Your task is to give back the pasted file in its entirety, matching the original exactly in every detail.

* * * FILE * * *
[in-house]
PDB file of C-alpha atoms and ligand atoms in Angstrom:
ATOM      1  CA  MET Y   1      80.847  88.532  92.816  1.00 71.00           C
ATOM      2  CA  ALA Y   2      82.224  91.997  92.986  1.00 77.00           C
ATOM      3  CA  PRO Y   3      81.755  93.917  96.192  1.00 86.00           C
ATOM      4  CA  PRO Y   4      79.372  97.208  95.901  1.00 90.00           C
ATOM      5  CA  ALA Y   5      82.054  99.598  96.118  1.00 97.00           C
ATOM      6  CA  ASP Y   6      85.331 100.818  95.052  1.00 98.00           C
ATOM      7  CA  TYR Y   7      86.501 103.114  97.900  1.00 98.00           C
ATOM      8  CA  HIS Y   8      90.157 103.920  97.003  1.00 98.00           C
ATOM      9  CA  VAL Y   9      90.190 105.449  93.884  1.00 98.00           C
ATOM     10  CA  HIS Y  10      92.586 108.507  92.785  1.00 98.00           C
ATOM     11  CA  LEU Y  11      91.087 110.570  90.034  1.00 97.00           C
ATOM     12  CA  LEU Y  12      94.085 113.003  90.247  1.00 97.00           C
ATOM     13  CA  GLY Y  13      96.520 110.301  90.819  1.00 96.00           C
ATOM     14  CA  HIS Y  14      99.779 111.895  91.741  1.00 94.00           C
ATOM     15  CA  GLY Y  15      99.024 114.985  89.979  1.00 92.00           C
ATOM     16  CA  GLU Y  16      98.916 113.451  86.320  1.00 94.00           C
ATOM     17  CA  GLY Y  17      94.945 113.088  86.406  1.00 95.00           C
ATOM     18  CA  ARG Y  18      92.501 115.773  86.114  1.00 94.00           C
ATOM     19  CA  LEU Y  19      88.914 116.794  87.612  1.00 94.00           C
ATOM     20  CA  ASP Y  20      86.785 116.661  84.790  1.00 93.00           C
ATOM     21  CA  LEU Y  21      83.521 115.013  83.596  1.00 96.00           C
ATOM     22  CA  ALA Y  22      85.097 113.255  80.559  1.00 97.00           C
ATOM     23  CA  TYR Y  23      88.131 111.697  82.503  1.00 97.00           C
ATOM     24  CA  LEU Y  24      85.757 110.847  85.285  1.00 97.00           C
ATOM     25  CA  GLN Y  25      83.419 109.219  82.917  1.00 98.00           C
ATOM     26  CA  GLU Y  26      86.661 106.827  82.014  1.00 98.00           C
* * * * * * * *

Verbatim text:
[in-house]
PDB file of C-alpha atoms and ligand atoms in Angstrom:
ATOM      1  CA  MET Y   1      80.847  88.532  92.816  1.00 71.00           C
ATOM      2  CA  ALA Y   2      82.224  91.997  92.986  1.00 77.00           C
ATOM      3  CA  PRO Y   3      81.755  93.917  96.192  1.00 86.00           C
ATOM      4  CA  PRO Y   4      79.372  97.208  95.901  1.00 90.00           C
ATOM      5  CA  ALA Y   5      82.054  99.598  96.118  1.00 97.00           C
ATOM      6  CA  ASP Y   6      85.331 100.818  95.052  1.00 98.00           C
ATOM      7  CA  TYR Y   7      86.501 103.114  97.900  1.00 98.00           C
ATOM      8  CA  HIS Y   8      90.157 103.920  97.003  1.00 98.00           C
ATOM      9  CA  VAL Y   9      90.190 105.449  93.884  1.00 98.00           C
ATOM     10  CA  HIS Y  10      92.586 108.507  92.785  1.00 98.00           C
ATOM     11  CA  LEU Y  11      91.087 110.570  90.034  1.00 97.00           C
ATOM     12  CA  LEU Y  12      94.085 113.003  90.247  1.00 97.00           C
ATOM     13  CA  GLY Y  13      96.520 110.301  90.819  1.00 96.00           C
ATOM     14  CA  HIS Y  14      99.779 111.895  91.741  1.00 94.00           C
ATOM     15  CA  GLY Y  15      99.024 114.985  89.979  1.00 92.00           C
ATOM     16  CA  GLU Y  16      98.916 113.451  86.320  1.00 94.00           C
ATOM     17  CA  GLY Y  17      94.945 113.088  86.406  1.00 95.00           C
ATOM     18  CA  ARG Y  18      92.501 115.773  86.114  1.00 94.00           C
ATOM     19  CA  LEU Y  19      88.914 116.794  87.612  1.00 94.00           C
ATOM     20  CA  ASP Y  20      86.785 116.661  84.790  1.00 93.00           C
ATOM     21  CA  LEU Y  21      83.521 115.013  83.596  1.00 96.00           C
ATOM     22  CA  ALA Y  22      85.097 113.255  80.559  1.00 97.00           C
ATOM     23  CA  TYR Y  23      88.131 111.697  82.503  1.00 97.00           C
ATOM     24  CA  LEU Y  24      85.757 110.847  85.285  1.00 97.00           C
ATOM     25  CA  GLN Y  25      83.419 109.219  82.917  1.00 98.00           C
ATOM     26  CA  GLU Y  26      86.661 106.827  82.014  1.00 98.00           C